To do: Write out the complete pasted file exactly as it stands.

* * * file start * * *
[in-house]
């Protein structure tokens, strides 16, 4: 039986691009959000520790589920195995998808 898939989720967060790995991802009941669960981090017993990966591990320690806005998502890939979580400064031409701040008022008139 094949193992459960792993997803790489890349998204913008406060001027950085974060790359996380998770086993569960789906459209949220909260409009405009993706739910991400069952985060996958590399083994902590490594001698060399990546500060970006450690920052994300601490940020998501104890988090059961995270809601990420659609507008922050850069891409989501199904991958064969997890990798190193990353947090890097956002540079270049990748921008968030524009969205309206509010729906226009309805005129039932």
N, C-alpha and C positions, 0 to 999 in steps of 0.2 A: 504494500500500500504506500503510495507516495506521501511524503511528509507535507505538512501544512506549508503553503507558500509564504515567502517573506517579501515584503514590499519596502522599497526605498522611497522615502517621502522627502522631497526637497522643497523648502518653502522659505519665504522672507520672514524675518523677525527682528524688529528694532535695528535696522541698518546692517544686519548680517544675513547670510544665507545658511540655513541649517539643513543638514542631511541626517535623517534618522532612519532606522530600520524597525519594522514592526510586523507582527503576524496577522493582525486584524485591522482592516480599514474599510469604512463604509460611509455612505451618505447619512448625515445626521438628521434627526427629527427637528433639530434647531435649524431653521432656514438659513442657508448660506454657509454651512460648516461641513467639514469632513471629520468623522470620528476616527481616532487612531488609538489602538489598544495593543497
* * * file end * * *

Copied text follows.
[in-house]
């Protein structure tokens, strides 16, 4: 039986691009959000520790589920195995998808 898939989720967060790995991802009941669960981090017993990966591990320690806005998502890939979580400064031409701040008022008139 094949193992459960792993997803790489890349998204913008406060001027950085974060790359996380998770086993569960789906459209949220909260409009405009993706739910991400069952985060996958590399083994902590490594001698060399990546500060970006450690920052994300601490940020998501104890988090059961995270809601990420659609507008922050850069891409989501199904991958064969997890990798190193990353947090890097956002540079270049990748921008968030524009969205309206509010729906226009309805005129039932």
N, C-alpha and C positions, 0 to 999 in steps of 0.2 A: 504494500500500500504506500503510495507516495506521501511524503511528509507535507505538512501544512506549508503553503507558500509564504515567502517573506517579501515584503514590499519596502522599497526605498522611497522615502517621502522627502522631497526637497522643497523648502518653502522659505519665504522672507520672514524675518523677525527682528524688529528694532535695528535696522541698518546692517544686519548680517544675513547670510544665507545658511540655513541649517539643513543638514542631511541626517535623517534618522532612519532606522530600520524597525519594522514592526510586523507582527503576524496577522493582525486584524485591522482592516480599514474599510469604512463604509460611509455612505451618505447619512448625515445626521438628521434627526427629527427637528433639530434647531435649524431653521432656514438659513442657508448660506454657509454651512460648516461641513467639514469632513471629520468623522470620528476616527481616532487612531488609538489602538489598544495593543497